user=> (distinct "Mississippi")
(\M \i \s \p)
My first thought is that I can build this from other existing functions. First, partition the sequence into pairs of elements, that is to say elements 1 and 2, then elements 2 and 3, then elements 3 and 4 etc.:
user=> (partition 2 1 "Mississippi")
((\M \i) (\i \s) (\s \s) (\s \i) (\i \s) (\s \s) (\s \i) (\i \p) (\p \p) (\p \i))
Now filter out the ones where the elements are the same - ie (first %) is not equal to (second %) - because these are the ones where there is a duplicated element:
user=> (filter #(not (= (first %) (second %))) *1)
((\M \i) (\i \s) (\s \i) (\i \s) (\s \i) (\i \p) (\p \i))
(In the Clojure REPL, *1 returns the result of the previous evaluation)
And now put the remaining pairs back into a sequence by getting the first element of each pair with a map:
user=> (map first *1)
(\M \i \s \i \s \i \p)
Nope - of course this misses the final element of the original list, which was never the first element of one of the pairs.
Incidentally we can turn this sequence back into its original string form as follows:
user=> (apply str *1)
Anyway, perhaps this will require a purpose built function. Here is the function that eliminates successive duplicates:
(defn deduplicate [sq]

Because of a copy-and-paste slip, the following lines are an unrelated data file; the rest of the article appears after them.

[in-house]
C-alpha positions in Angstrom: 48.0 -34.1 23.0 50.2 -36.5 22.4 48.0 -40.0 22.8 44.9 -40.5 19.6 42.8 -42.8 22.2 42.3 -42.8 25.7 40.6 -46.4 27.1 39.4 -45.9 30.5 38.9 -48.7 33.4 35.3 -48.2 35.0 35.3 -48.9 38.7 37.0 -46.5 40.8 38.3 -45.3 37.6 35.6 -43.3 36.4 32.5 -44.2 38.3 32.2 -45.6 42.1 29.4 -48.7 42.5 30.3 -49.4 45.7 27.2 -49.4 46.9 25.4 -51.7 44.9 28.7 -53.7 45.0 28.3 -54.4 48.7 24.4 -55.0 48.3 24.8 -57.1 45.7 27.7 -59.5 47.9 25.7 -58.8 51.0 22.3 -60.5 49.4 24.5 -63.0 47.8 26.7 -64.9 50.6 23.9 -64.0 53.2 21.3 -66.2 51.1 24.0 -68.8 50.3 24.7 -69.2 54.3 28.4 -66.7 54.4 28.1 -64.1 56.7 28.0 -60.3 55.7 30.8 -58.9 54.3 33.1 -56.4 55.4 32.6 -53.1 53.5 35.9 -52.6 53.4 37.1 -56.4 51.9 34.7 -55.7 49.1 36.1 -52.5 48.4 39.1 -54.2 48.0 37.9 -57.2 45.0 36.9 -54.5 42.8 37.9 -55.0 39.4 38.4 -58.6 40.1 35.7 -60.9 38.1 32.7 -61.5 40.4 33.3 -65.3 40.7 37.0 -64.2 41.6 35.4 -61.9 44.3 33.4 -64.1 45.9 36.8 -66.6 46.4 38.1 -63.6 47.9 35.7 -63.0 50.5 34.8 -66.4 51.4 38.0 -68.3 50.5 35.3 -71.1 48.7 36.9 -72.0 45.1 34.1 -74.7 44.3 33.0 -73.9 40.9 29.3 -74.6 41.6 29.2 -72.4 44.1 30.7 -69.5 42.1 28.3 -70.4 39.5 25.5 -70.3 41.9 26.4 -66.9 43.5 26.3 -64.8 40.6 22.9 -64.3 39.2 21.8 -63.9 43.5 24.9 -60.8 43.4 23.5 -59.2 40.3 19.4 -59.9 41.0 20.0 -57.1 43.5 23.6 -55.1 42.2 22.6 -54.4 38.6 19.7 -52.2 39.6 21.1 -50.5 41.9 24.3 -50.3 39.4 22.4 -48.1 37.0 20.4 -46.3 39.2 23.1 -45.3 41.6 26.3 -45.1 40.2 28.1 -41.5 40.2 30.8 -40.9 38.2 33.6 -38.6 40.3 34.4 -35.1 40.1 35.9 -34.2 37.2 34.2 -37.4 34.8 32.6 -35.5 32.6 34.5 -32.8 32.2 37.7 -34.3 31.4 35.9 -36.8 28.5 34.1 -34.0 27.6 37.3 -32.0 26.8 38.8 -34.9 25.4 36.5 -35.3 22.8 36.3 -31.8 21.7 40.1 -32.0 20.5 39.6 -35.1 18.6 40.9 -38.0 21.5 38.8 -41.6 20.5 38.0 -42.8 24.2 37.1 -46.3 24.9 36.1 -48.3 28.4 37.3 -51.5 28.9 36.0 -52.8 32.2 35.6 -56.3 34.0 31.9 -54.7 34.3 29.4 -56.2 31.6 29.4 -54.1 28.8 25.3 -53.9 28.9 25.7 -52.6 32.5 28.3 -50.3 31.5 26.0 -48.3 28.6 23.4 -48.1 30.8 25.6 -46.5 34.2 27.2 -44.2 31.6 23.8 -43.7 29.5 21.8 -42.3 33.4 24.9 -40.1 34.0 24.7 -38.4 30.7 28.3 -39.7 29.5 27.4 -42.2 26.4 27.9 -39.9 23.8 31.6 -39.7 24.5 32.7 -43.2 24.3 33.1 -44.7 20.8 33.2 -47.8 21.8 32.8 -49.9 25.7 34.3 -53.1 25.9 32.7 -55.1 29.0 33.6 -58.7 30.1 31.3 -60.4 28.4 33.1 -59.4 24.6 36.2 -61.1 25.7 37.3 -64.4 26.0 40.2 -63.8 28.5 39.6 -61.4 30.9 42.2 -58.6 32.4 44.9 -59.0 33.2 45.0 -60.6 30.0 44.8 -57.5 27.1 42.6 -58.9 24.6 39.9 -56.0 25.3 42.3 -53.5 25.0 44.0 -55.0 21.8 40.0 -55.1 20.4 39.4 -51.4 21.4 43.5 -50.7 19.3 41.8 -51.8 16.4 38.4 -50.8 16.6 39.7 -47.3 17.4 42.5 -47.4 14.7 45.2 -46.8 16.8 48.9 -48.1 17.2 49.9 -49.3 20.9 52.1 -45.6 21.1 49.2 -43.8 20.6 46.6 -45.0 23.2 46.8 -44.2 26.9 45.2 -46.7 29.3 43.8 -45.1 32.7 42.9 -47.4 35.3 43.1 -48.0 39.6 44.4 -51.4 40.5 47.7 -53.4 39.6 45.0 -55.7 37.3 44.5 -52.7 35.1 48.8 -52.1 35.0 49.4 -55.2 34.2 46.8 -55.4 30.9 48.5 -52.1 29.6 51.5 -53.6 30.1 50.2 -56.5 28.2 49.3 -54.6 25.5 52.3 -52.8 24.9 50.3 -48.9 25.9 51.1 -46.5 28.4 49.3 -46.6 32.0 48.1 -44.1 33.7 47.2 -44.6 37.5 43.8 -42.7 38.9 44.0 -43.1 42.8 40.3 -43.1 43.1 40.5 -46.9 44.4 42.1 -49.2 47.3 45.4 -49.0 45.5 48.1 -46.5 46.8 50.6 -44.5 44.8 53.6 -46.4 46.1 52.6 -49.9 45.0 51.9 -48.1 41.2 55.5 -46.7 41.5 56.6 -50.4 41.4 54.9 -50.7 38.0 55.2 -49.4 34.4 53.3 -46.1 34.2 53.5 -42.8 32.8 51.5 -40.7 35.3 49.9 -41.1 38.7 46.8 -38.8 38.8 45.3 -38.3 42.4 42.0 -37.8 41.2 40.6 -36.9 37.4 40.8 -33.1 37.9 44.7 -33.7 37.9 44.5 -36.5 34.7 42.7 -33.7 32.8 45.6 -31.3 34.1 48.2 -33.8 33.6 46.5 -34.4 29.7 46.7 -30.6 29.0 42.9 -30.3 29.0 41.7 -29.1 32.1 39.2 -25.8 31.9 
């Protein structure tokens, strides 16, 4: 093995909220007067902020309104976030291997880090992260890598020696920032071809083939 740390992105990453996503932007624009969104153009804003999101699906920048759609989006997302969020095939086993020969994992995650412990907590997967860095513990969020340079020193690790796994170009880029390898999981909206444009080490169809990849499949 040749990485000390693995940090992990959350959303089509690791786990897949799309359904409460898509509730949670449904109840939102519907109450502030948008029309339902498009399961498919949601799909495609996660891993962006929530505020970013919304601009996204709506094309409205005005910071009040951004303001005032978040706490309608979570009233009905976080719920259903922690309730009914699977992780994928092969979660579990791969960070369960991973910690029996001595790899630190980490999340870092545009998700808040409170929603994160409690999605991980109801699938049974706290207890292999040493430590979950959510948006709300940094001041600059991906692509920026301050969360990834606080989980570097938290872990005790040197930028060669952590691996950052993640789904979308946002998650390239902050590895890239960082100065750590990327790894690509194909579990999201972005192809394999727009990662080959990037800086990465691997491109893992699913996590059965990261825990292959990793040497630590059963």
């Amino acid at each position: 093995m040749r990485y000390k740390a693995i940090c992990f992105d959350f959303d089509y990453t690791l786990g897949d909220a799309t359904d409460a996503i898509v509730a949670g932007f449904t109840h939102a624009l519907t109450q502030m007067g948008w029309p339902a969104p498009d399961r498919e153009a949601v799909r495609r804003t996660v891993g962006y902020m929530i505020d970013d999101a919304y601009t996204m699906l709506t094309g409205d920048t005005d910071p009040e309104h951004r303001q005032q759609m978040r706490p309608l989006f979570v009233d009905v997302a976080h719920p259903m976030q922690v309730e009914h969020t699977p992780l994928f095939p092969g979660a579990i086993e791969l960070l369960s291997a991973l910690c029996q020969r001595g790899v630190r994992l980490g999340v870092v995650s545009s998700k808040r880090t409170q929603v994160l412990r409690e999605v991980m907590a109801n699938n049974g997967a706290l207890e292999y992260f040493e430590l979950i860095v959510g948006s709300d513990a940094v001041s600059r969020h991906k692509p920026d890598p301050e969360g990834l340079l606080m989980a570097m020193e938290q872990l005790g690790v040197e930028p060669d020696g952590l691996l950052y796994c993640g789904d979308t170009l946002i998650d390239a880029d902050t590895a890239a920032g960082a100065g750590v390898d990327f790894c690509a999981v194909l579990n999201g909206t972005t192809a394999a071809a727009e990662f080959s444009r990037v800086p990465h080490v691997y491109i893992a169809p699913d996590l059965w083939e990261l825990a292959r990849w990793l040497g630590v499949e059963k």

(if (empty? sq)
(let [x (first sq)
xs (rest sq)]
(cons x (deduplicate (drop-while #(= x %) xs))))))
This is a basic pattern to transfer one sequence to another via a recursive function: the part that does the work is the drop-while which removes any elements from the rest of the list that match the element being processed.
To drop this into an existing line of code you would wrap the definition in a (do....) construction and let the value you've just defined be returned as the value of the expression.
However, the rules on 4Clojure say that you can't define any new functions. Therefore it has to be an anonymous function. How to write an anonymous recursive function? Hmm. Here I'm going to use the loop/recur construction, so the function is iterative rather than recursive. It contains a GOTO rather than a CALL to do the loop. I pass two parameters, one the source sequence that the elements are coming from and the other a destination sequence which is where they will be accumulated. Yes anyway it looks like this:
(loop [source sq destination '()]
(if (empty? source)
(let [x (first source]
xs (rest source)]
(drop-while #(= x %) xs)
(cons head destination))))))
Using a recur you build the destination list the wrong way round so I return the reverse thereof.